These and other objects and advantages of the present invention will become apparent and more readily appreciated from the following description of the preferred embodiments, taken in conjunction with the accompanying drawings of which:

FIG. 1 depicts the structure of a MIMO system;

FIG. 2 depicts the basic scheme of the transmission method and system in accordance with the invention;

FIG. 3 is the transmission side of the transmission method and system in accordance with the invention;

FIG. 4 depicts a generator for generating the PN sequences;

FIG. 5 shows the receiving side of the transmission method and system in accordance with the invention;

FIG. 6 shows a weighting unit; and

FIG. 7 is a representation of the geometric projection technique.


Reference will now be made in detail to the preferred embodiments of the present invention, examples of which are illustrated in the accompanying drawings, wherein like reference numerals refer to like elements throughout. FIG. 1 depicts the structure of a multiple input/multiple output system MIMO as is known from the state of the art, with the relation of a transmitter Tx at the transmission side to a receiver Rx at the receiving side over a multipath transmission channel in an indoor space.

FIG. 2 depicts the basic scheme of the transmission method and system TS in accordance with the invention which will hereafter be explained in greater detail.

Superimposing of Pilot Sequences

The new concept of channel matrix measuring will be explained hereafter as the essential component of the wireless transmission method in accordance with the invention. Basically, a modulated weak auxiliary channel carrier is added to each transmission path. Hence, a pilot signal characteristic for each transmission path is superimposed on each data signal. Amplitude and phase of the auxiliary channel carrier associated with each transmission path are then measured on each receiving path. The frequency of the auxiliary channel carrier in particular is identical to the frequency of the carrier for the data transmission (identical channel operation). The concept is exemplarily depicted in FIG. 3 in connection with a transmitter Tx which encodes the transmission signals by means of binary phase modulation (binary phase shift keying—BPSK) as the data modulation format, with two transmission paths or antennae S1, S2 (Si, I=1 . . . n, n=2). Initially the incoming data stream data-in is divided in a space-time encoder STE to yield two parallel data subsignals D1(t), D2(t). In each transmission path S1, S2 their mean is assumed to be balanced, i.e. the amplitude averaged over a large number of symbols equals nil. It is additionally to be assumed that the chronological sequence of the data subsignals D1(t), D2(t) is statistically distributed in a purely random manner, which can be achieved by “scrambling”. To each of the data subsignals D1(t), D2(t) a different pilot signal P1(t), P2(t) is added, the pilot sequences PN1, PN2 (pseudo noise PN) of which are generated by an associated pseudo random generator (generator) for binary symbol sequences (pseudo random binary sequence PRBS) and are modulated onto an mean frequency IF, as a carrier for the data subsignals D1(t), D2(t). The pilot signals P1(t), P2(t) are very weak so that they do not interfere with the data subsignals D1(t), D2(t).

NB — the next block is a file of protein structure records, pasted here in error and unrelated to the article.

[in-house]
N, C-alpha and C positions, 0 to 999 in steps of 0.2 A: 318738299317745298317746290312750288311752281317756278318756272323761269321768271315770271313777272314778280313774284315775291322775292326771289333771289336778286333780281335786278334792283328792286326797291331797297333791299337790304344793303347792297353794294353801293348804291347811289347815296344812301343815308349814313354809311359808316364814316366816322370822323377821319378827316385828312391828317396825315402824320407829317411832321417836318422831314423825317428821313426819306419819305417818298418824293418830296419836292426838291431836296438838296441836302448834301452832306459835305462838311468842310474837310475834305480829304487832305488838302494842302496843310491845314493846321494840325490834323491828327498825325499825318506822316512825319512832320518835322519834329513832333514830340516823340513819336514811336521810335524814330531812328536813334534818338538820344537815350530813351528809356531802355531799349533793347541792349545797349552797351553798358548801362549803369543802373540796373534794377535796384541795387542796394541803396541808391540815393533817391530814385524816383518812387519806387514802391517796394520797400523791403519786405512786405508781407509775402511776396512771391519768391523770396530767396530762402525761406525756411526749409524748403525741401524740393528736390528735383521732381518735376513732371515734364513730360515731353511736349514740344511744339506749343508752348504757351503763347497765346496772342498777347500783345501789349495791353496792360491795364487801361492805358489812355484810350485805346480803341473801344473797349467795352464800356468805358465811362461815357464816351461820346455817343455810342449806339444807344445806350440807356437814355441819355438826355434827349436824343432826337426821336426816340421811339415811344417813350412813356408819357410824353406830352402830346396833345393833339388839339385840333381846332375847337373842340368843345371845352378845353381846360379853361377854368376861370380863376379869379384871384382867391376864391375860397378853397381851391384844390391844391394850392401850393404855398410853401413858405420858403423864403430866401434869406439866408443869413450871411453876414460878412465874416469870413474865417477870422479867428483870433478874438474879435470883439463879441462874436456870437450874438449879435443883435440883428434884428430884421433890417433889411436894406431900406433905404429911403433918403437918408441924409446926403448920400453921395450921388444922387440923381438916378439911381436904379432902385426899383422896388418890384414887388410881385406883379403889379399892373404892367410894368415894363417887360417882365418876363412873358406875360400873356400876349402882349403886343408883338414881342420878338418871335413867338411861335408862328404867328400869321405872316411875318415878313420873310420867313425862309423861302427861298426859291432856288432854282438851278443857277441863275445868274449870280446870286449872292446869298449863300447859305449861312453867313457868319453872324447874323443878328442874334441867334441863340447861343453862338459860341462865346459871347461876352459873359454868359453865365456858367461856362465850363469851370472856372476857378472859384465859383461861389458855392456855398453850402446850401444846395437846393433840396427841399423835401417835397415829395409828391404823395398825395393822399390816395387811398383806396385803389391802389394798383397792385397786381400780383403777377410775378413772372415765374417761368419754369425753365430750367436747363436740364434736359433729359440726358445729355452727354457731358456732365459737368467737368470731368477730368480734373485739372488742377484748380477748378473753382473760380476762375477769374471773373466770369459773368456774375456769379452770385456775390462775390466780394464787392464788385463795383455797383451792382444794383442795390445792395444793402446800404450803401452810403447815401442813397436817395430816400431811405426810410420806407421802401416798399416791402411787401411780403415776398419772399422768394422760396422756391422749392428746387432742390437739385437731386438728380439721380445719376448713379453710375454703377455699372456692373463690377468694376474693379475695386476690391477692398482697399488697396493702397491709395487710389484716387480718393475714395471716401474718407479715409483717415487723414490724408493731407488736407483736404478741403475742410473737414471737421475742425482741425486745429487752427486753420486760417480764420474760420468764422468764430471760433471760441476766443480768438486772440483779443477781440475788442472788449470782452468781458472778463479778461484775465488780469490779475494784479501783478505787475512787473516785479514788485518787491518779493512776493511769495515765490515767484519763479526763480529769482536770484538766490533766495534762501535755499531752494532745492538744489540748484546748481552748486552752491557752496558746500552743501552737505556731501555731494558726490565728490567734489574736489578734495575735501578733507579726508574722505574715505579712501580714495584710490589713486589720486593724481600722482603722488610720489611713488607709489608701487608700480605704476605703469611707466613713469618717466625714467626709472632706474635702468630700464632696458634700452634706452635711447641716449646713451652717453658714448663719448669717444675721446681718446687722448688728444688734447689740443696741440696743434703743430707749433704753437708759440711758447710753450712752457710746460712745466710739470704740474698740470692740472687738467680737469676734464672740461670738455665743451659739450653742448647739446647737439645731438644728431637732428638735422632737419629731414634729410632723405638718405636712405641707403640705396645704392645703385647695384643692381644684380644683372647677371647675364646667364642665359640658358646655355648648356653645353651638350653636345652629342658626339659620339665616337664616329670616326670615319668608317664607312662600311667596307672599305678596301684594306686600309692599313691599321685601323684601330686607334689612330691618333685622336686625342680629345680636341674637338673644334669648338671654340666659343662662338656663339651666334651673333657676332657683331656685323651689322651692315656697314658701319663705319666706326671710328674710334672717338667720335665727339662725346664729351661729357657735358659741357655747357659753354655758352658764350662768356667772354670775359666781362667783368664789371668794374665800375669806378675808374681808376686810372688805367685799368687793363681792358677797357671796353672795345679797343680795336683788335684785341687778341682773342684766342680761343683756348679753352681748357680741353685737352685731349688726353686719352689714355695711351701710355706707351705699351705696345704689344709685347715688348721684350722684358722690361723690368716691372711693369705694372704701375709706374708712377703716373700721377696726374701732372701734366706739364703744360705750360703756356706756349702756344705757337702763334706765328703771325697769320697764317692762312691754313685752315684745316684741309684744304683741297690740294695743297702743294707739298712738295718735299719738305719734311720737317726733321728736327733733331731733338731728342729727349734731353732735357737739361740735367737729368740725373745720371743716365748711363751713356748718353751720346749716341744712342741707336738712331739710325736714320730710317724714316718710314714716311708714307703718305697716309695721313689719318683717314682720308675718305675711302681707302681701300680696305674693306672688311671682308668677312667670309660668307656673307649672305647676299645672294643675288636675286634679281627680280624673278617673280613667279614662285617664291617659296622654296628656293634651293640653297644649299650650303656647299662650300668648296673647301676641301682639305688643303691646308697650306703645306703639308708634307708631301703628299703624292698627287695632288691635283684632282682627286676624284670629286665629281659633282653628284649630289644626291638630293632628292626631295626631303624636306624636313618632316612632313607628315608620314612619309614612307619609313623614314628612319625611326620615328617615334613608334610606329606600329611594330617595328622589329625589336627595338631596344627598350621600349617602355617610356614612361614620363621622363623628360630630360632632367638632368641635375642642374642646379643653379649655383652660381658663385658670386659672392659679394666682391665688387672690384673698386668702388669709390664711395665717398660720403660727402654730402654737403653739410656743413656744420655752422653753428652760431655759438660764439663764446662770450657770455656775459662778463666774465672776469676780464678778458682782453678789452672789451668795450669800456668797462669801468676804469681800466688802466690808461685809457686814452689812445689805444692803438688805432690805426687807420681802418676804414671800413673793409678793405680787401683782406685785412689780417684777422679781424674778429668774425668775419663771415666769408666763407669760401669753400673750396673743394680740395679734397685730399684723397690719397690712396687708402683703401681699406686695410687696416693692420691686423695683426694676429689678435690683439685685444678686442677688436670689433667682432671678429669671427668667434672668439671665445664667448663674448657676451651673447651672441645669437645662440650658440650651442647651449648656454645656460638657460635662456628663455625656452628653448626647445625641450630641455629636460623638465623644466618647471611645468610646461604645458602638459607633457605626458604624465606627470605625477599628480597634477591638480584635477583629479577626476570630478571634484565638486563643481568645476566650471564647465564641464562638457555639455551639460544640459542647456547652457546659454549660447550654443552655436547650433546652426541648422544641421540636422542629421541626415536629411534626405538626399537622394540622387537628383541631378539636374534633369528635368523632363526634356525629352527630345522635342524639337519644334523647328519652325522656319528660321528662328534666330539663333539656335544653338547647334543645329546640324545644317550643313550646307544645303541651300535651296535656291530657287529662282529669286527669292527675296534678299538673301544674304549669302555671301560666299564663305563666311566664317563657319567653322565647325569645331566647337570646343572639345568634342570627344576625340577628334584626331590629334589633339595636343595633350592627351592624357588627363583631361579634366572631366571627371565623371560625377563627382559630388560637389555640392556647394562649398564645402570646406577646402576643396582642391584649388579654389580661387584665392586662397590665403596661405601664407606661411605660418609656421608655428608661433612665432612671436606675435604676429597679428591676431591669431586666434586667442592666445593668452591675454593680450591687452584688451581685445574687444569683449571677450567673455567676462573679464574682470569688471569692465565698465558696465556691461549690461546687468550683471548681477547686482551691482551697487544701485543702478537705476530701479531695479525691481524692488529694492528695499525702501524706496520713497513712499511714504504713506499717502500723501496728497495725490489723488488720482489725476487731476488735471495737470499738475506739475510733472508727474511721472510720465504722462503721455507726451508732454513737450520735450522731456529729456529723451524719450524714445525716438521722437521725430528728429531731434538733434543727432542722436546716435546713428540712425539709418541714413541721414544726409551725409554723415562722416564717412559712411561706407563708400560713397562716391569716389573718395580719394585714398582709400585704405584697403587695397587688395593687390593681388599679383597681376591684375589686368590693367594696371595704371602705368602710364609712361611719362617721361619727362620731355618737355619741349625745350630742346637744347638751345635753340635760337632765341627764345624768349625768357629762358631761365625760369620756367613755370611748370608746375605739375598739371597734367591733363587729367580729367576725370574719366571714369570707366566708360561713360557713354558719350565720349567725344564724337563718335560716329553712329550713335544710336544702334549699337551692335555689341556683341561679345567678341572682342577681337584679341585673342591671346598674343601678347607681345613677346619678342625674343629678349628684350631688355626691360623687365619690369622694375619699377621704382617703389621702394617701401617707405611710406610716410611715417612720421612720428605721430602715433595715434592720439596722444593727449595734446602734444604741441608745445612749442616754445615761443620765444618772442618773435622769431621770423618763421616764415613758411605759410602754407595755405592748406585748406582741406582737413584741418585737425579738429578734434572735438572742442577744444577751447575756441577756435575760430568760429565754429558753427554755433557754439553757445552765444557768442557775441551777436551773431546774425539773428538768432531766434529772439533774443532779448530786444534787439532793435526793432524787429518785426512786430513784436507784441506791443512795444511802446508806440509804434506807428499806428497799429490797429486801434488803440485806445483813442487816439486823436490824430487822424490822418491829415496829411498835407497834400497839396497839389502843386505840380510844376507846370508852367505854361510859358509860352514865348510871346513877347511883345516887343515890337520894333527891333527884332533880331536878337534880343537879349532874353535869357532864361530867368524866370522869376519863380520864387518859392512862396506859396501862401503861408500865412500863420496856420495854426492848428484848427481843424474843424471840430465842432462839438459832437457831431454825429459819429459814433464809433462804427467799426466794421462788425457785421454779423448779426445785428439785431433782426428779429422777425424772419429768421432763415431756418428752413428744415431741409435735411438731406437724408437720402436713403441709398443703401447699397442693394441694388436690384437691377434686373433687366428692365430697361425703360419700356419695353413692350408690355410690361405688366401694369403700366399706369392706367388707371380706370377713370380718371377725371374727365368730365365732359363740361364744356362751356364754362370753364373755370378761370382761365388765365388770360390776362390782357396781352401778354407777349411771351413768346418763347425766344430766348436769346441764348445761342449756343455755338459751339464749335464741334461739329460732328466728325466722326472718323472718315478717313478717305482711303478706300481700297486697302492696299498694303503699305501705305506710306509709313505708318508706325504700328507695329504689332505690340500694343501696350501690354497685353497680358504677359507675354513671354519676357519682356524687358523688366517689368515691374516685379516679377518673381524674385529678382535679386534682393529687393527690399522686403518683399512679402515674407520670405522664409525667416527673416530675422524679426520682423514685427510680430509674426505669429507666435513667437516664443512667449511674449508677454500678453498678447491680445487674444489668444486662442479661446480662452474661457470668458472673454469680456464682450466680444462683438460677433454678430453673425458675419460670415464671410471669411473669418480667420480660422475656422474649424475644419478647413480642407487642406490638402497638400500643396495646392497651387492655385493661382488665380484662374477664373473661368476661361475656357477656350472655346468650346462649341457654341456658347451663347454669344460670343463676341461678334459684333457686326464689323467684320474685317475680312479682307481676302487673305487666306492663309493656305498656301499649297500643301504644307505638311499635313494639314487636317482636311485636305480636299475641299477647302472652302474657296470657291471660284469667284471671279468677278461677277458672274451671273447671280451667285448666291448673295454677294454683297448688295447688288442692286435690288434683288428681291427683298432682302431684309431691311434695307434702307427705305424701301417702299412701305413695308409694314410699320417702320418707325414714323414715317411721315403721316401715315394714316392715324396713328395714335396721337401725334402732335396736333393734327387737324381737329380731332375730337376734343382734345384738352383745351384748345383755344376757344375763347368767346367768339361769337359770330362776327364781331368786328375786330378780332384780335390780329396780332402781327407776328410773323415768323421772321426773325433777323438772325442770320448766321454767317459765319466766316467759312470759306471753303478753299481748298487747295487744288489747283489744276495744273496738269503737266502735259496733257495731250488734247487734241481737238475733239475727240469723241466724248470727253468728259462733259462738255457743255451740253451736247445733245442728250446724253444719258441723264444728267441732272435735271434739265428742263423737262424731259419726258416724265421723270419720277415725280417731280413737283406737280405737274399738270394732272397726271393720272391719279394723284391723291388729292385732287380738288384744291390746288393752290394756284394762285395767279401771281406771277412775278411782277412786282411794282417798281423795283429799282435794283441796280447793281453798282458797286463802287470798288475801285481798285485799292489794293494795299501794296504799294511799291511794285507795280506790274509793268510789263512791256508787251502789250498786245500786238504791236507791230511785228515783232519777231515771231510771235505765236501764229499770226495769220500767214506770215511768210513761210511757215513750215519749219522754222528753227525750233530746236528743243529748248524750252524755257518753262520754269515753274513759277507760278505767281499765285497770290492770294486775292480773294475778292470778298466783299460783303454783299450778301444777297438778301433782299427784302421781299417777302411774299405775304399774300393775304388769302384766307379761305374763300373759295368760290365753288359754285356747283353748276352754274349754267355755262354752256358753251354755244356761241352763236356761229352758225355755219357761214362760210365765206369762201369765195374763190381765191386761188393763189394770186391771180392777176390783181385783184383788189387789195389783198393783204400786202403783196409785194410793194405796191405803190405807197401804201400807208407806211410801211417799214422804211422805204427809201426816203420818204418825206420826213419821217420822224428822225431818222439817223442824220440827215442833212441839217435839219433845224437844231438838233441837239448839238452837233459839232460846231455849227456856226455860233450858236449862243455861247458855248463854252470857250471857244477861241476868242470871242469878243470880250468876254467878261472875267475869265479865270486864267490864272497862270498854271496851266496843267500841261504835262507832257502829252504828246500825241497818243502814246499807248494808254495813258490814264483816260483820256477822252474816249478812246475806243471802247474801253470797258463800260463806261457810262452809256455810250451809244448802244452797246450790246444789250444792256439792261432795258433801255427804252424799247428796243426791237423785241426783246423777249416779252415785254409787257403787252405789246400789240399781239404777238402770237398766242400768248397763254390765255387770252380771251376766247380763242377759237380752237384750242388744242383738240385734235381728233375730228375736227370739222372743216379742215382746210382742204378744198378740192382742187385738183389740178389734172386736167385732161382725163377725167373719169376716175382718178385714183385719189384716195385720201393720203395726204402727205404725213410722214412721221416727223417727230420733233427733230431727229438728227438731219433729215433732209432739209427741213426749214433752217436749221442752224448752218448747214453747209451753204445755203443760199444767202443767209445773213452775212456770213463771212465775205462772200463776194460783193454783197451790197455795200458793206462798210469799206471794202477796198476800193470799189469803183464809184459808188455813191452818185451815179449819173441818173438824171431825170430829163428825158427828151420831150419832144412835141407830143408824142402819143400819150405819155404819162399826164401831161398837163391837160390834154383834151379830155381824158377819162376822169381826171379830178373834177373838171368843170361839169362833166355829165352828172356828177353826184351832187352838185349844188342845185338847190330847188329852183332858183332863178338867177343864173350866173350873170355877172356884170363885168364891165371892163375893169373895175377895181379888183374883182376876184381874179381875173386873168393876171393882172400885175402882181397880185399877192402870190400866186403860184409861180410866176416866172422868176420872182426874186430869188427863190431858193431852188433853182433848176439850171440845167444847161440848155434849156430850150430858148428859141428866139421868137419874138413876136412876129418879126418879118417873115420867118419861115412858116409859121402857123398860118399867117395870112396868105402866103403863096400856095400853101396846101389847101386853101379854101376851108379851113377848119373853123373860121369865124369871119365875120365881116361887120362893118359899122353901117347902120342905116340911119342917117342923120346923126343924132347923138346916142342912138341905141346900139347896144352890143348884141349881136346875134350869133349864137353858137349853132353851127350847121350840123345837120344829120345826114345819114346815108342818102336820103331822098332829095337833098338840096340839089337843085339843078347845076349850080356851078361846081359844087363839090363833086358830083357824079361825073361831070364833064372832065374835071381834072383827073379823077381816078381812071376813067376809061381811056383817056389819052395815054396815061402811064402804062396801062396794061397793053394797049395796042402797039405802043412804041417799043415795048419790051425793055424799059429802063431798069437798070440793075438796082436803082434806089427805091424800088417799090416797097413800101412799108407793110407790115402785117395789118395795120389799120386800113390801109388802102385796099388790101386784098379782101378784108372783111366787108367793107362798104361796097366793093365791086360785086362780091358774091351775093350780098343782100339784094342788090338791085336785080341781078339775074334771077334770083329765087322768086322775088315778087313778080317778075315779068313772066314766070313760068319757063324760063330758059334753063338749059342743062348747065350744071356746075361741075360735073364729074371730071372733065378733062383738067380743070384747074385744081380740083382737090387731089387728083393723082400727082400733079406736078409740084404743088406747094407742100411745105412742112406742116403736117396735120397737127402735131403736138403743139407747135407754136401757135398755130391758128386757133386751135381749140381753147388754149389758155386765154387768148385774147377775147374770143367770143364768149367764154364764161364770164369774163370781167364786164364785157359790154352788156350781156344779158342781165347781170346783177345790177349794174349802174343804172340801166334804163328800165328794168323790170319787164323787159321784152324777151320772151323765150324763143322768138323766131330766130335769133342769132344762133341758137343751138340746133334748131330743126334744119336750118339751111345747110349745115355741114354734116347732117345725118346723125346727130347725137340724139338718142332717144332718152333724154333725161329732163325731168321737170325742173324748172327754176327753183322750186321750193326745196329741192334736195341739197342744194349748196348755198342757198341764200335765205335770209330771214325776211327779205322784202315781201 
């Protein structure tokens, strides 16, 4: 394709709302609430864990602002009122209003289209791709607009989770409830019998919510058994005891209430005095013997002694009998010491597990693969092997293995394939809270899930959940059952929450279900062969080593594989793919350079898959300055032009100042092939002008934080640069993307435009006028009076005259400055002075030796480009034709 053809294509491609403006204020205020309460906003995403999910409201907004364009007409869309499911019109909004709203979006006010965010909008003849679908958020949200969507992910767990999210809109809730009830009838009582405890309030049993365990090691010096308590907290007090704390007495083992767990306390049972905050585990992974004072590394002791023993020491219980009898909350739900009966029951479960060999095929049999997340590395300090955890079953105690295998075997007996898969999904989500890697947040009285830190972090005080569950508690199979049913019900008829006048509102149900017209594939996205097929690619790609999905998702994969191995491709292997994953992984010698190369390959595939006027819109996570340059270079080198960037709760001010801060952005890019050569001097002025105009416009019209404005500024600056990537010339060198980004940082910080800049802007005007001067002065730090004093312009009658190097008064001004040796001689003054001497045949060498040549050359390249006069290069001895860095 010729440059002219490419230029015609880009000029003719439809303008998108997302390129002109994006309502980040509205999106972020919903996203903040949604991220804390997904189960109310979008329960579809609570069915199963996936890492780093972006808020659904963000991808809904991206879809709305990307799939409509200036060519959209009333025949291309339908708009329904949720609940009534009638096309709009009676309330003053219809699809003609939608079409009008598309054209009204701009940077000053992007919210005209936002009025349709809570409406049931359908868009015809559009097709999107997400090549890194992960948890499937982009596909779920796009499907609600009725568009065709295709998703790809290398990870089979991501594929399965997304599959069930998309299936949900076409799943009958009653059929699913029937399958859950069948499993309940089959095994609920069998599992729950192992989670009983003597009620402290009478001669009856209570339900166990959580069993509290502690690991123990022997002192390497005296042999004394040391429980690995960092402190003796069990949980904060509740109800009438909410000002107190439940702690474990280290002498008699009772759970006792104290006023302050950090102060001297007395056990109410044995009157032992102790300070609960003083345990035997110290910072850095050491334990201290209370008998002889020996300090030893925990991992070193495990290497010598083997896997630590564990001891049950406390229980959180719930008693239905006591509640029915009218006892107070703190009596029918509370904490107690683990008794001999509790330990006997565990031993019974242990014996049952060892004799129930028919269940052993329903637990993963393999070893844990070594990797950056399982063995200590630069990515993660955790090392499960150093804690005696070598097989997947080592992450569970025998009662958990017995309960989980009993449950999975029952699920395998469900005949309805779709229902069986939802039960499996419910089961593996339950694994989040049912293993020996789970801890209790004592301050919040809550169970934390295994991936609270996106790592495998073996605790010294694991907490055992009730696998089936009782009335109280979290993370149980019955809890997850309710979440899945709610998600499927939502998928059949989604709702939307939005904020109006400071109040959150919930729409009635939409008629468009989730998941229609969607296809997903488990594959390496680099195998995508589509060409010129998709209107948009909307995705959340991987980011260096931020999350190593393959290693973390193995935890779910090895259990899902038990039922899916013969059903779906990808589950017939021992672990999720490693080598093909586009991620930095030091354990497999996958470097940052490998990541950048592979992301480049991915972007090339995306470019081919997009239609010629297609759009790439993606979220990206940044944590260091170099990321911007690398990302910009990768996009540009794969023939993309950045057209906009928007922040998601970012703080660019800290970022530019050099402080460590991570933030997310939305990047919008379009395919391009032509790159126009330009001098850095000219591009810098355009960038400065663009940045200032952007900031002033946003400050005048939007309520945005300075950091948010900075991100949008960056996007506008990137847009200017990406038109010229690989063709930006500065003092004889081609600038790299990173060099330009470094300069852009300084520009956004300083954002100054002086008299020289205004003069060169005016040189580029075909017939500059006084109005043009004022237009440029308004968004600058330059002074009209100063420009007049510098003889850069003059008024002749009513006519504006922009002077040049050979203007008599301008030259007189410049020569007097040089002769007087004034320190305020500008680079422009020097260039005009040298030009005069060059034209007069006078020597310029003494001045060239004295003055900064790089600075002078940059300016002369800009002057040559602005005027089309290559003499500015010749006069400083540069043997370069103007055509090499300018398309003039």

The factor k which describes the amplitude ratio between the superimposed signals is significantly smaller than 1 (k<<1). The superimposed signals are then raised to the transmission band by means of a local frequency generator LO, guided through band filters FI and amplifiers A, and are transmitted into the indoor space As time-dependent transmission signals S1(t), S2(t).

For unequivocally distinguishing the marking pilot sequences PNi of different transmission paths S1 in the receiver RX, it is important to use binary symbol sequences PRBS of good correlation properties. In addition, relatively long code sequences (length L=>214−1=16,383) are required to distinguish the relatively weak pilot signals P1(t) from the relatively strong transmitted data signals Di(t) in correlation circuits. Such long binary symbol sequences PRBS may be generated by multiple-feedback shift registers. The actual feedback ratios may be derived from the generally known table of the non-shortenable binary polynomials [7]. There are many possible feedback ratios which generate different sequences of the same maximum length L; but in general the cross correlation of an arbitrary pair of these sequences is not optimal.